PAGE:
Maine Lobster Catch Bounces Back, But Falls Short Of Previous Peak

Mar 1, 2019

Maine's lobster catch bounced back last year after dipping in 2017, but didn't reach the heights established in some recent years.

The haul was up from last year, in terms of both money and catch size, but did not reach the peak established a few years back, according to Maine's Department of Marine Resources.

Lobster landings in Maine.
Credit Maine Department of Marine Resources


Steve Train, a Long Island lobsterman who chairs a regional lobster board, says the last five years have been a high run, but ups and downs are expected.


"We can't stay at the top all the time," he says. "It would be nice but we're dealing with an environment that's dynamic. It would be nice to jump back up a little bit, but I don't think we're in a bad place any time we're over 100 million."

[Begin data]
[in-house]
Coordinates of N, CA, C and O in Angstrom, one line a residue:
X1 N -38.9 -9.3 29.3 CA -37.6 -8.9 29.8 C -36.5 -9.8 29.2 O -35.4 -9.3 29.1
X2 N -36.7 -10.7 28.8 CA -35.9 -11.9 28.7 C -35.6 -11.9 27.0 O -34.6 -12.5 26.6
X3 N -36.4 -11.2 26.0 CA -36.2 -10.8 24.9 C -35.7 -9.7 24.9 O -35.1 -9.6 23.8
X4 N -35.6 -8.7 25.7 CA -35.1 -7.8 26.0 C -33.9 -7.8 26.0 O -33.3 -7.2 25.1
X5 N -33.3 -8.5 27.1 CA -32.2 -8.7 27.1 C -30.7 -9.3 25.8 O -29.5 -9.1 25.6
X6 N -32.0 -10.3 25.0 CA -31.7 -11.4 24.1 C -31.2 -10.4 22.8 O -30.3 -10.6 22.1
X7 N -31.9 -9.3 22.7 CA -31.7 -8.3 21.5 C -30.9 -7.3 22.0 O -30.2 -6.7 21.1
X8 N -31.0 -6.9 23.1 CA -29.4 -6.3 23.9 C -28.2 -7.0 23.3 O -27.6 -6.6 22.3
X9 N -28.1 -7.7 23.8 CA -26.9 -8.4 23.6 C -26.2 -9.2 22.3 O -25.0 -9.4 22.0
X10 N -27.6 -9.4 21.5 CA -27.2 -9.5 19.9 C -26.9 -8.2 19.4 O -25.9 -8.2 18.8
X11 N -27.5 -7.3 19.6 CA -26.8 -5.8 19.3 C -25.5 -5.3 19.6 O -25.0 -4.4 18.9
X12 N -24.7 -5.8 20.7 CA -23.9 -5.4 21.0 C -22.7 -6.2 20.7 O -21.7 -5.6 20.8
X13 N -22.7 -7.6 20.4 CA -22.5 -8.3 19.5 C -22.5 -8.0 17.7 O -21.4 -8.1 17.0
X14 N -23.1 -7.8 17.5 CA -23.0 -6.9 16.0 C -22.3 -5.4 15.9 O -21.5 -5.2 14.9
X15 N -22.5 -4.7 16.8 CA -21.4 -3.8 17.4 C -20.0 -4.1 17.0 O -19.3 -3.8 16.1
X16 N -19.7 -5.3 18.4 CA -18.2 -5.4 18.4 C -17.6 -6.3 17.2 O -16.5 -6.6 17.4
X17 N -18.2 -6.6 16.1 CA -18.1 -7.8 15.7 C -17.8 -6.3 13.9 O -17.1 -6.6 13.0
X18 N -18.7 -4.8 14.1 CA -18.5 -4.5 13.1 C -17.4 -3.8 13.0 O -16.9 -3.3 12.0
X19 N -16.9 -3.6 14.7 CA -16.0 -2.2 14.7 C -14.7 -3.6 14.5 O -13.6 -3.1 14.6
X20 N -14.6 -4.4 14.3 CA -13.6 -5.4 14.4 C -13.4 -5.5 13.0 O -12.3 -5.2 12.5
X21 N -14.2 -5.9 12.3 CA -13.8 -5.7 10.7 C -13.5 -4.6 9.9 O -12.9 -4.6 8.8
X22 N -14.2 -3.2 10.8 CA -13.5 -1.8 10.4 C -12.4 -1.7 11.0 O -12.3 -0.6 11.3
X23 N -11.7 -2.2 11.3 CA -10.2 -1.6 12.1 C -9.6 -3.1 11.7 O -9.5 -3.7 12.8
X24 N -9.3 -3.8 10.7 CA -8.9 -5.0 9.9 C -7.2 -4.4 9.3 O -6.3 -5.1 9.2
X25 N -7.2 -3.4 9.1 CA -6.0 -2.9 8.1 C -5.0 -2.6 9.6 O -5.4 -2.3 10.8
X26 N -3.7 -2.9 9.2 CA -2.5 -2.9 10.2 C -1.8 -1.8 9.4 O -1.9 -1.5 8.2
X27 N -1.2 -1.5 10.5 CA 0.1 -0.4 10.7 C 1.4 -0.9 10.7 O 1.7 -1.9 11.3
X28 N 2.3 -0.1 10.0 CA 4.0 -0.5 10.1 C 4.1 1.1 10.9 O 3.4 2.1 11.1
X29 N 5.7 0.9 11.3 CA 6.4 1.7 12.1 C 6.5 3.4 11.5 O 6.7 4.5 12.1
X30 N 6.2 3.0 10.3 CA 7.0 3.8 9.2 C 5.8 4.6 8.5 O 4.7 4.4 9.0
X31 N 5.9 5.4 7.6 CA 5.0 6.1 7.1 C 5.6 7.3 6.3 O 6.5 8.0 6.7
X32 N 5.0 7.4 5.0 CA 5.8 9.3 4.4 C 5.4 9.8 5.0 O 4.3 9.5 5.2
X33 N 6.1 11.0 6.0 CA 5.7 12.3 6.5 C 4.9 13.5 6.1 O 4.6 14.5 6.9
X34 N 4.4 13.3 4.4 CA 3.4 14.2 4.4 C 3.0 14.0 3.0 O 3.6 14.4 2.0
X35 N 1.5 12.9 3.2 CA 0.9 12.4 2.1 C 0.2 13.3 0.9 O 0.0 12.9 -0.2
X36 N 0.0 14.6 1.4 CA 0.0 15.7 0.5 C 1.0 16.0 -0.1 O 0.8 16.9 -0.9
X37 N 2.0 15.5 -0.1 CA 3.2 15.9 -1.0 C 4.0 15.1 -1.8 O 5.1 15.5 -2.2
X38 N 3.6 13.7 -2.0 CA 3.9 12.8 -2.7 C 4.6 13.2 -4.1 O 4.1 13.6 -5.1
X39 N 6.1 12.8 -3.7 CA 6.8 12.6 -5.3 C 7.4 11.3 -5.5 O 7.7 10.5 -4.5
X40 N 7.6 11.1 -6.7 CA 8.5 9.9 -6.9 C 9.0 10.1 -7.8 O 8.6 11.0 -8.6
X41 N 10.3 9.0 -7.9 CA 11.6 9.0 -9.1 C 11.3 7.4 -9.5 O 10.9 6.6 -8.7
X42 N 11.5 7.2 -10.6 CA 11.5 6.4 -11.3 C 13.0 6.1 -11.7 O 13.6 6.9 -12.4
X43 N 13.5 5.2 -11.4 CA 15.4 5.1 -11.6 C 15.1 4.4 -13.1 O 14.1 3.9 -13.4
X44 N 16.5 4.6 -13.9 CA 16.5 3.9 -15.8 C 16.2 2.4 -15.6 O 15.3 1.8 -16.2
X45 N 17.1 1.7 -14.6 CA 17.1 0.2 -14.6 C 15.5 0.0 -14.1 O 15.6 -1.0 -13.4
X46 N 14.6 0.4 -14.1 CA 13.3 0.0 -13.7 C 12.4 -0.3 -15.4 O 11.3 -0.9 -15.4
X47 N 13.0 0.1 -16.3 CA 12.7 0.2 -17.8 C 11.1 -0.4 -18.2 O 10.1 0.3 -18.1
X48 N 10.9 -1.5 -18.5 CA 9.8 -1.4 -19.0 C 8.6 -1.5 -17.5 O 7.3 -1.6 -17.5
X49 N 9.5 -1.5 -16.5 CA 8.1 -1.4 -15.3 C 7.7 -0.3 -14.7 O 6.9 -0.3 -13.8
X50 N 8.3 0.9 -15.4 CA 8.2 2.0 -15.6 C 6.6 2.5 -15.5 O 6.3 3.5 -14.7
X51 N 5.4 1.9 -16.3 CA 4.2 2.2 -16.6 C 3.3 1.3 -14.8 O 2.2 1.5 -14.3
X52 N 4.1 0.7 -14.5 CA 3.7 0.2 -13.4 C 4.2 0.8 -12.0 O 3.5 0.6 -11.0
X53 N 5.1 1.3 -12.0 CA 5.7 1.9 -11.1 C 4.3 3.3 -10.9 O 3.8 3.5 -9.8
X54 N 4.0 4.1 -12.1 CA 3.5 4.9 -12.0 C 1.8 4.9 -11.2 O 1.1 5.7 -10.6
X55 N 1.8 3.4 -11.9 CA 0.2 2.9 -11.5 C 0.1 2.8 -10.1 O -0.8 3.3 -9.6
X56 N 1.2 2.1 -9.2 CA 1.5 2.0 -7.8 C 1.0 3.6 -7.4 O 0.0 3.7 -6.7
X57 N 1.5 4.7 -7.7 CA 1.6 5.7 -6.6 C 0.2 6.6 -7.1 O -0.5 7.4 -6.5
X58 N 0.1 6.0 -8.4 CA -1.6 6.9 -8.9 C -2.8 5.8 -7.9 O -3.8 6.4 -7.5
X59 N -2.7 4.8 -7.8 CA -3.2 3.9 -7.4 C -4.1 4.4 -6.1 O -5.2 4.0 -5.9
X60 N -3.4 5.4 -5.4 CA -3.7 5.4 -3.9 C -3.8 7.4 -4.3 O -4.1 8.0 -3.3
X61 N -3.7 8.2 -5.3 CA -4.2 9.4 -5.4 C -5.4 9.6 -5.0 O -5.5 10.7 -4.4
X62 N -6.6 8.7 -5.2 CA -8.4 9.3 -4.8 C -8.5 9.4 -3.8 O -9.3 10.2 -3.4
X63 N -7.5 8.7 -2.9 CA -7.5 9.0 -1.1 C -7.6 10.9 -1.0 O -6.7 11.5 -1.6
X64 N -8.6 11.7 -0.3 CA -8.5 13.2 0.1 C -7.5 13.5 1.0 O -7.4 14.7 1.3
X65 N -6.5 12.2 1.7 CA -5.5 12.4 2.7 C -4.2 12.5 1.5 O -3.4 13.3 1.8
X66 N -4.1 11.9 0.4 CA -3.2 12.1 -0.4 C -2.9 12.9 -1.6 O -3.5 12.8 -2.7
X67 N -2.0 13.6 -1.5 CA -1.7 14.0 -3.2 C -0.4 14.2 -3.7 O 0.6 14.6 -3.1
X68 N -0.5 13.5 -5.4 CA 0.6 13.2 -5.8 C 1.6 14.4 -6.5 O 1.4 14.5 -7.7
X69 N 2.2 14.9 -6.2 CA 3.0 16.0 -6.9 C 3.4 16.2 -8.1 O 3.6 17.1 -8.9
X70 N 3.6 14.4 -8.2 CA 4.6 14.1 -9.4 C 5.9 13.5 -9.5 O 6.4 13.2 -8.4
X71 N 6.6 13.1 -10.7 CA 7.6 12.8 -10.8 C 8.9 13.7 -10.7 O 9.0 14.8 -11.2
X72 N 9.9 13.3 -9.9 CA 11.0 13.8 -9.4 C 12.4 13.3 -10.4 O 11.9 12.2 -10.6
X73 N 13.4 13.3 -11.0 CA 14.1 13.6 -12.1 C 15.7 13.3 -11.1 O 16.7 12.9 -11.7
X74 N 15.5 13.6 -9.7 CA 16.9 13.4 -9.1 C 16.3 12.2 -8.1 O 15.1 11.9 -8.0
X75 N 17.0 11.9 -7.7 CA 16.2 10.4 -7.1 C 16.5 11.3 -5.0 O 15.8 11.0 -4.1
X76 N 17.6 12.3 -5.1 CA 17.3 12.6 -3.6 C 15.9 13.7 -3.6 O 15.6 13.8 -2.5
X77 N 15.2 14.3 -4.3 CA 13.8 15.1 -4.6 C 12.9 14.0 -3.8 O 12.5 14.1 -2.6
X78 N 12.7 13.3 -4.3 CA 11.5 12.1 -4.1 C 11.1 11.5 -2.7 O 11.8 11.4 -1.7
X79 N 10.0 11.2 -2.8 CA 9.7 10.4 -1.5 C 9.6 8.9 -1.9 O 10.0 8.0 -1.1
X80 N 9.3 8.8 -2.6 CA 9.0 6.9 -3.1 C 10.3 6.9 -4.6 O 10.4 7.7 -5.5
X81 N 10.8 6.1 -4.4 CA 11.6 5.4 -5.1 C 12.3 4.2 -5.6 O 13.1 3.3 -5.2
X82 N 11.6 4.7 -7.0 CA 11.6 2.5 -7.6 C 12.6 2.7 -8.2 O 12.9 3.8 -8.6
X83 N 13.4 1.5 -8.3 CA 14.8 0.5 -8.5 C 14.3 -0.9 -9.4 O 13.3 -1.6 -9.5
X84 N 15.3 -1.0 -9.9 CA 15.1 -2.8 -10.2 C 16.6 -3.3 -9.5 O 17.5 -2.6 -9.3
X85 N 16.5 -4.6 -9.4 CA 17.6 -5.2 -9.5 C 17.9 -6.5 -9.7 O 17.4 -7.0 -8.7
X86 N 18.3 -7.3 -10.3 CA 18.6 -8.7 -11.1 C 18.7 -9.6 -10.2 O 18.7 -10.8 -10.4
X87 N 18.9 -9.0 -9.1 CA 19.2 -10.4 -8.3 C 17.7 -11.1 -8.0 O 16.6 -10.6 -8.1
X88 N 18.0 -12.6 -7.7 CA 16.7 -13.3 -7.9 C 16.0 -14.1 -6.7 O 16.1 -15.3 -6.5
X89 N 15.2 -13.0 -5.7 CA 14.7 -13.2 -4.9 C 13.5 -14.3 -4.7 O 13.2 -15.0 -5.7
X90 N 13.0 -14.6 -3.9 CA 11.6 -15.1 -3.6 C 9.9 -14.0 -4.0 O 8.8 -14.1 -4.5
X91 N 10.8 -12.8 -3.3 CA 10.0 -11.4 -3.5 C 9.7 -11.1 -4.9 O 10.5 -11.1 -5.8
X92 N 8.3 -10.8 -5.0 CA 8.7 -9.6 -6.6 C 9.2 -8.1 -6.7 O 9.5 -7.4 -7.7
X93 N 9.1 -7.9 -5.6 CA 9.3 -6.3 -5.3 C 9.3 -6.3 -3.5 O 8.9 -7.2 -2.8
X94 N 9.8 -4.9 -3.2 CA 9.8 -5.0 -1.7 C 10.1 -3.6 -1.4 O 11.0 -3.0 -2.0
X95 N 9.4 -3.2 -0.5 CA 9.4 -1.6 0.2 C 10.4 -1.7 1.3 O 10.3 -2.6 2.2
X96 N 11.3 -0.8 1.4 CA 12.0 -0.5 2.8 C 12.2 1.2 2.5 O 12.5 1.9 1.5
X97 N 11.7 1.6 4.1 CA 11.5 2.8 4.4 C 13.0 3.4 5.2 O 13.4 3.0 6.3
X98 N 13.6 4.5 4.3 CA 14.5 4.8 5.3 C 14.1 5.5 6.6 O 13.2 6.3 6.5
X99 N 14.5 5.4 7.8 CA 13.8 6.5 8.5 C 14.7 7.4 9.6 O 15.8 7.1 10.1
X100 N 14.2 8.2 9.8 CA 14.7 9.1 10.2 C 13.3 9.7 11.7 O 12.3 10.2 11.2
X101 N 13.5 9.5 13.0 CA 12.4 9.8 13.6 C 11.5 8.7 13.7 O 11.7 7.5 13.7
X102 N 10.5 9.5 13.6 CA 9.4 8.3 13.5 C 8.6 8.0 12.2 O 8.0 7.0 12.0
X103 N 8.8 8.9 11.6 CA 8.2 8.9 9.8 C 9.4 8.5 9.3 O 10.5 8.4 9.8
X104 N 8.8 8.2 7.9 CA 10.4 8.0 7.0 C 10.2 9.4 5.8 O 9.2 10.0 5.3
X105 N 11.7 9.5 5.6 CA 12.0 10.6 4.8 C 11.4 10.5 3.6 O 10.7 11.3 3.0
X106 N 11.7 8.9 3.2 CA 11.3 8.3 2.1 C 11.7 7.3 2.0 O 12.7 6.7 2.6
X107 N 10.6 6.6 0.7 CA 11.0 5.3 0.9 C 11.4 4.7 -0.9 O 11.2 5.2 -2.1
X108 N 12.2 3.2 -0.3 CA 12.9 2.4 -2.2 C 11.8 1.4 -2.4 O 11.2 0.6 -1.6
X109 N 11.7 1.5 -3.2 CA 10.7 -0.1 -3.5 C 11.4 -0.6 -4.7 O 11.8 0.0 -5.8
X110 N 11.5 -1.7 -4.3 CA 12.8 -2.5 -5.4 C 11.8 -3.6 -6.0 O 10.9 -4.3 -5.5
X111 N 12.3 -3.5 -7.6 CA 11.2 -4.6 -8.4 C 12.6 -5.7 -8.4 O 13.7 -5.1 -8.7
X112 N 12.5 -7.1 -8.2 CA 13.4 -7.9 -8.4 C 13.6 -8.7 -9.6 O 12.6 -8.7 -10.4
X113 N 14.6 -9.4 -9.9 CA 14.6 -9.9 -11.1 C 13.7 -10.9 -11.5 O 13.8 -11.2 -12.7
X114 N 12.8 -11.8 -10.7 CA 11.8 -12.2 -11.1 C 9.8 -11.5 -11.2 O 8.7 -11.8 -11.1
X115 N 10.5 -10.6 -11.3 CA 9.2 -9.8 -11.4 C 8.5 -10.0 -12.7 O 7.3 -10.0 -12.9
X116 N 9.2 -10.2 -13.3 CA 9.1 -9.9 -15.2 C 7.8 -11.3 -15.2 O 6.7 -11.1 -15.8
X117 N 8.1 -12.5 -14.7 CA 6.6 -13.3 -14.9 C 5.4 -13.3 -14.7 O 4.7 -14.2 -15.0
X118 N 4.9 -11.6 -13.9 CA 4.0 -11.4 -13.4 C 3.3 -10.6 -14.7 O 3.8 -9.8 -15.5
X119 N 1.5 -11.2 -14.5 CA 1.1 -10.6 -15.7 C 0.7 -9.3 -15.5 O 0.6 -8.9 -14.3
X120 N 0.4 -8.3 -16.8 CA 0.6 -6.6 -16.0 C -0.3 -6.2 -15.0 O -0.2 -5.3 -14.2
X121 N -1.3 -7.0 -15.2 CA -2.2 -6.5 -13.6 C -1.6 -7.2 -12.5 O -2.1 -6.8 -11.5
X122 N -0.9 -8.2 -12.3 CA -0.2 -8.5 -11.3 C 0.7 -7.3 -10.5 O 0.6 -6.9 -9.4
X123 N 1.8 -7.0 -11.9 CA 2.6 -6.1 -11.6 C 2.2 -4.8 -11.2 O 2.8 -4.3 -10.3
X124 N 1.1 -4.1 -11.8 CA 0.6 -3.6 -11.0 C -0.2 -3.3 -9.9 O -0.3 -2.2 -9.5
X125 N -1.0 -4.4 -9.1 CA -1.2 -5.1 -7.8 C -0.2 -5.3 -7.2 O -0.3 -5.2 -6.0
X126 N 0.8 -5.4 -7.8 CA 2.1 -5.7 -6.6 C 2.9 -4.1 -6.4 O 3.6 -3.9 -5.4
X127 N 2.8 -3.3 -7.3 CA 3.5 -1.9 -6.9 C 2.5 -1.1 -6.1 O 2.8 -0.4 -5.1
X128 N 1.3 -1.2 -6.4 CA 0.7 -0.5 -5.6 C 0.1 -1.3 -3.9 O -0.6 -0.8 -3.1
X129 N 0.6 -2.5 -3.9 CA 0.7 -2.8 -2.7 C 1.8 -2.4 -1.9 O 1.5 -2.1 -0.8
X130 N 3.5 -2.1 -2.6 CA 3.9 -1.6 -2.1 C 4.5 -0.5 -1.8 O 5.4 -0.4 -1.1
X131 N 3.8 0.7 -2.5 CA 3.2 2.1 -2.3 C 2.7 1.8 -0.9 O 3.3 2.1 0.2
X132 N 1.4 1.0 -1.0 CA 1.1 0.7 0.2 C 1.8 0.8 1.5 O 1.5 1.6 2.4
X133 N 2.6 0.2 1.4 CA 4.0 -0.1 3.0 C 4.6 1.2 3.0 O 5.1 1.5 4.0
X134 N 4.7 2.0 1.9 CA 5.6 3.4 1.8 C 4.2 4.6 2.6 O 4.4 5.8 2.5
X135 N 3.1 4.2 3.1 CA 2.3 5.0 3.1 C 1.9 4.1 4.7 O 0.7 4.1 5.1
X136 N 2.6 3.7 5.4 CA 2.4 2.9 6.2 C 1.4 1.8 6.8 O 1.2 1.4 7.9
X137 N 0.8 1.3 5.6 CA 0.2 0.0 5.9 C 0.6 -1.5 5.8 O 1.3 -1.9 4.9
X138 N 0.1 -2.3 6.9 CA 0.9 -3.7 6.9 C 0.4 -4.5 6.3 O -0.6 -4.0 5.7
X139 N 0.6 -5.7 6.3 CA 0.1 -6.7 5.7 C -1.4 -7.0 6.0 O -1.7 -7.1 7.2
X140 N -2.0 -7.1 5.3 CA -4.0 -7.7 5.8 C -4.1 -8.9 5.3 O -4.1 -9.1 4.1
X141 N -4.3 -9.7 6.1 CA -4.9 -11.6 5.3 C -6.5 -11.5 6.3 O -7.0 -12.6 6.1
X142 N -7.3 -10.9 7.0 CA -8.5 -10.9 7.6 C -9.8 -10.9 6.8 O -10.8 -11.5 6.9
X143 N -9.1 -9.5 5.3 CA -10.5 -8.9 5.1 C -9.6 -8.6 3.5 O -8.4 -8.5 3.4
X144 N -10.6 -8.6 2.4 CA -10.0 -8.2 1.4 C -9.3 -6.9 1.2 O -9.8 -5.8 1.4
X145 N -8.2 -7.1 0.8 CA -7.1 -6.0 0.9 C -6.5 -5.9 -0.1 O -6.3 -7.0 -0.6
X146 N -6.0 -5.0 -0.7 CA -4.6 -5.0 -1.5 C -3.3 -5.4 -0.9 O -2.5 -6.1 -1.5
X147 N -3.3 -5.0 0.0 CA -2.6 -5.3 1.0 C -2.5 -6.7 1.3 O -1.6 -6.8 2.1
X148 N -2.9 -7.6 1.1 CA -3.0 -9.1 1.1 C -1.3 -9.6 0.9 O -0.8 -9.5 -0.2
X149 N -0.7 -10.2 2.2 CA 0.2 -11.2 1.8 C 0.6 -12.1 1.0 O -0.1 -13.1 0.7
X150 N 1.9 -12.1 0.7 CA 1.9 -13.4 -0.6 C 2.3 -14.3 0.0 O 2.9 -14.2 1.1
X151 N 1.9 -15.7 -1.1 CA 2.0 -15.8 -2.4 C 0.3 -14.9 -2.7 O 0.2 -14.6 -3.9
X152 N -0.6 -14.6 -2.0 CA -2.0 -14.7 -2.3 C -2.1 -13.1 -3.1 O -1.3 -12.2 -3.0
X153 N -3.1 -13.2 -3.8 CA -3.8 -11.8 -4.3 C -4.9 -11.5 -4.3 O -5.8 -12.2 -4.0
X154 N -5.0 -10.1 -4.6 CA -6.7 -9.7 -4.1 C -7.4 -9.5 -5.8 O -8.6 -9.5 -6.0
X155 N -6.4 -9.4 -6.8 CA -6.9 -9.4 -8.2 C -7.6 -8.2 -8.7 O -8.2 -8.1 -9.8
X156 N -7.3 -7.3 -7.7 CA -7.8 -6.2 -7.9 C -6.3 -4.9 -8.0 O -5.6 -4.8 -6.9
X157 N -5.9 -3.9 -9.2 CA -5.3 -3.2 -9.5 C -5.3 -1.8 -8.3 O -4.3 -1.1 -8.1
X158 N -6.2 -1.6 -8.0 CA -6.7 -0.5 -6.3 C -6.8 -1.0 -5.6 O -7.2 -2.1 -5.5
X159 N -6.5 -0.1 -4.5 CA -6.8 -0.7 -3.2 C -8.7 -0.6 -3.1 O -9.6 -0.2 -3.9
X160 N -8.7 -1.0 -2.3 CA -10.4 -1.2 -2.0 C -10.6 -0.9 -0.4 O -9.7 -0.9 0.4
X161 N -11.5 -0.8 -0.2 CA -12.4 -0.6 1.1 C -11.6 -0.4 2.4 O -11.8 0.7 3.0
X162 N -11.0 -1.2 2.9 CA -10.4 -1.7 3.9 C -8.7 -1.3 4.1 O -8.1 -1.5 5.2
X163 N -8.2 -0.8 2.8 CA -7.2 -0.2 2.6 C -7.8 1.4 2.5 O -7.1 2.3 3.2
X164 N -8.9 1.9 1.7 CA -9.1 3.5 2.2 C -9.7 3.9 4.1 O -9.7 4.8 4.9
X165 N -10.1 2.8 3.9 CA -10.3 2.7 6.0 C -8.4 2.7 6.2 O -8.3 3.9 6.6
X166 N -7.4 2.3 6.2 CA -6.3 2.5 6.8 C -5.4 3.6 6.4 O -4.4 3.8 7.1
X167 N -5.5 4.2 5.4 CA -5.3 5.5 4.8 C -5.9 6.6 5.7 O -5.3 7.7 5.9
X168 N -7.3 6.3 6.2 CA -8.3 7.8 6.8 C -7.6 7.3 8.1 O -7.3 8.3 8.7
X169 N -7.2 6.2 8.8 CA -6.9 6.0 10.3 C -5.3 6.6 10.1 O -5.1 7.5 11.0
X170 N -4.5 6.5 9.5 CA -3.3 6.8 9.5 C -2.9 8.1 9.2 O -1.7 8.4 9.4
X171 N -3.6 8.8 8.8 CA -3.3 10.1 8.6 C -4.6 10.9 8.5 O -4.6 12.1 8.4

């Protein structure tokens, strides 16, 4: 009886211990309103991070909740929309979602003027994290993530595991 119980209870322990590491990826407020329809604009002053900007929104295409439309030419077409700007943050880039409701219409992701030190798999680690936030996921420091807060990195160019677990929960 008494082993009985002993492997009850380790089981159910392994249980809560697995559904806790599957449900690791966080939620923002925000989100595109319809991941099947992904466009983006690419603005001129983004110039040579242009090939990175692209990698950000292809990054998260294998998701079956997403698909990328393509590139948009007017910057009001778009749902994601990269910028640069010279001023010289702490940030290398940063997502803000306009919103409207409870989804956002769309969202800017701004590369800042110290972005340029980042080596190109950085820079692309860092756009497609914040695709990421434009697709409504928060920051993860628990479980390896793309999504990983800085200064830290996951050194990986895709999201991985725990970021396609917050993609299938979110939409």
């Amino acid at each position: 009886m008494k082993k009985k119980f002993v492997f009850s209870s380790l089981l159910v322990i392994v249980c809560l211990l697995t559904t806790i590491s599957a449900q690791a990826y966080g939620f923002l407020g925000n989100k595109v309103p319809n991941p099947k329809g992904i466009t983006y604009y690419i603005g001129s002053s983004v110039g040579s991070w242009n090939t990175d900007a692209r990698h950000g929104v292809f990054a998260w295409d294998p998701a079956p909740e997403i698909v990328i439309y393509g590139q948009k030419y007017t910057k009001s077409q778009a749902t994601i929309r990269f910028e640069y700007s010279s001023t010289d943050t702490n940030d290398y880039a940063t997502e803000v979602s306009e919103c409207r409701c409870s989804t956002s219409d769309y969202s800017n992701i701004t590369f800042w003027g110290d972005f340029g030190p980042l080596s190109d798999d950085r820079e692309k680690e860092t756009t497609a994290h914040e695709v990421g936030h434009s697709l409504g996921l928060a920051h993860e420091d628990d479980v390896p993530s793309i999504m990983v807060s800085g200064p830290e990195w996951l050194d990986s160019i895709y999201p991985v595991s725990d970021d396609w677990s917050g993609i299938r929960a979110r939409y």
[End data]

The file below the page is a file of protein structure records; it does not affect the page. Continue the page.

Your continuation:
Maine lobstermen brought in more than 119 million pounds of lobster last year valued at $484.5 million, state officials say.  It was only the seventh time in history that more than 110 million pounds of Maine lobster were landed.  Officials say the total value of all marine landings in Maine last year was among the highest of all time.


Maine elver harvesters pocketed $21,747,190 in 2018. The total was an increase of $9.5 million, or 78 percent, over 2017. The value of Atlantic Herring placed it third overall at $16,565,907. A recent member survey from the Maine Lobstermen's Association found that 82 percent of members are concerned that herring quota cuts will lead to broad economic crisis for the industry.


In a press release, Maine Gov. Janet Mills said that “this industry is the cornerstone of Maine’s coastal economy, and the value of this year’s catch reflects the dedication and sacrifices of the men and women who work on the water and those who make sure this quality product gets to market.”

This post will be updated.